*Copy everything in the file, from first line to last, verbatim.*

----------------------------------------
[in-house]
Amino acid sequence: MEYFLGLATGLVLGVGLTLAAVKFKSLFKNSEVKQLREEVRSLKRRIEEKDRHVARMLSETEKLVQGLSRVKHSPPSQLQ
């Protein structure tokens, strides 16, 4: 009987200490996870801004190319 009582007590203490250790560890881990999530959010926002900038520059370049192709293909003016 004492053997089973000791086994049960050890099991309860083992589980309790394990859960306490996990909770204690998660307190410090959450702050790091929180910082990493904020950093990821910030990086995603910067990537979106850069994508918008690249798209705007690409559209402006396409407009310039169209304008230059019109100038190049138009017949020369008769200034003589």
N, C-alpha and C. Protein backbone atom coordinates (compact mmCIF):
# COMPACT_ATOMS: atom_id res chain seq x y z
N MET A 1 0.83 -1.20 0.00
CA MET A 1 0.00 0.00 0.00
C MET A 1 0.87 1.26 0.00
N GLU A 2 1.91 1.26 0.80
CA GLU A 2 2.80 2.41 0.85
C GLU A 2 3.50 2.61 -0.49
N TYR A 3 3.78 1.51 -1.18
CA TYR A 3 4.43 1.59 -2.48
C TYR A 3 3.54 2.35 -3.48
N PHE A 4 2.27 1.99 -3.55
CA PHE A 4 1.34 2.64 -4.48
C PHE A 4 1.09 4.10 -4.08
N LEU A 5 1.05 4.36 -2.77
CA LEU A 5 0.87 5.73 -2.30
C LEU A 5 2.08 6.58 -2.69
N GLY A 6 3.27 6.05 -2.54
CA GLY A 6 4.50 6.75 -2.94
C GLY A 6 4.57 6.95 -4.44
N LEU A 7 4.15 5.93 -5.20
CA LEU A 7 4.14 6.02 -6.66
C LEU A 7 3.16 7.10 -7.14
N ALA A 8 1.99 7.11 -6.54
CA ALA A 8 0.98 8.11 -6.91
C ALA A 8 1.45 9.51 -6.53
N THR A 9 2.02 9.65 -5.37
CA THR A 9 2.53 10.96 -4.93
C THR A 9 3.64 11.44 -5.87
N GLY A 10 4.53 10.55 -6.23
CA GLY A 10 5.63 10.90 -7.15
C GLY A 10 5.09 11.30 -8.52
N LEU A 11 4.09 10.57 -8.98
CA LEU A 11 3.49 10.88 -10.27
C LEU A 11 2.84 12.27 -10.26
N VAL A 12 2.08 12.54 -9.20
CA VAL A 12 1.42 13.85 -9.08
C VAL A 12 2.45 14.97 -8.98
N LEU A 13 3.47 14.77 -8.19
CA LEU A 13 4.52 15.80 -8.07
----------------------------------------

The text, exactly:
[in-house]
Amino acid sequence: MEYFLGLATGLVLGVGLTLAAVKFKSLFKNSEVKQLREEVRSLKRRIEEKDRHVARMLSETEKLVQGLSRVKHSPPSQLQ
């Protein structure tokens, strides 16, 4: 009987200490996870801004190319 009582007590203490250790560890881990999530959010926002900038520059370049192709293909003016 004492053997089973000791086994049960050890099991309860083992589980309790394990859960306490996990909770204690998660307190410090959450702050790091929180910082990493904020950093990821910030990086995603910067990537979106850069994508918008690249798209705007690409559209402006396409407009310039169209304008230059019109100038190049138009017949020369008769200034003589």
N, C-alpha and C. Protein backbone atom coordinates (compact mmCIF):
# COMPACT_ATOMS: atom_id res chain seq x y z
N MET A 1 0.83 -1.20 0.00
CA MET A 1 0.00 0.00 0.00
C MET A 1 0.87 1.26 0.00
N GLU A 2 1.91 1.26 0.80
CA GLU A 2 2.80 2.41 0.85
C GLU A 2 3.50 2.61 -0.49
N TYR A 3 3.78 1.51 -1.18
CA TYR A 3 4.43 1.59 -2.48
C TYR A 3 3.54 2.35 -3.48
N PHE A 4 2.27 1.99 -3.55
CA PHE A 4 1.34 2.64 -4.48
C PHE A 4 1.09 4.10 -4.08
N LEU A 5 1.05 4.36 -2.77
CA LEU A 5 0.87 5.73 -2.30
C LEU A 5 2.08 6.58 -2.69
N GLY A 6 3.27 6.05 -2.54
CA GLY A 6 4.50 6.75 -2.94
C GLY A 6 4.57 6.95 -4.44
N LEU A 7 4.15 5.93 -5.20
CA LEU A 7 4.14 6.02 -6.66
C LEU A 7 3.16 7.10 -7.14
N ALA A 8 1.99 7.11 -6.54
CA ALA A 8 0.98 8.11 -6.91
C ALA A 8 1.45 9.51 -6.53
N THR A 9 2.02 9.65 -5.37
CA THR A 9 2.53 10.96 -4.93
C THR A 9 3.64 11.44 -5.87
N GLY A 10 4.53 10.55 -6.23
CA GLY A 10 5.63 10.90 -7.15
C GLY A 10 5.09 11.30 -8.52
N LEU A 11 4.09 10.57 -8.98
CA LEU A 11 3.49 10.88 -10.27
C LEU A 11 2.84 12.27 -10.26
N VAL A 12 2.08 12.54 -9.20
CA VAL A 12 1.42 13.85 -9.08
C VAL A 12 2.45 14.97 -8.98
N LEU A 13 3.47 14.77 -8.19
CA LEU A 13 4.52 15.80 -8.07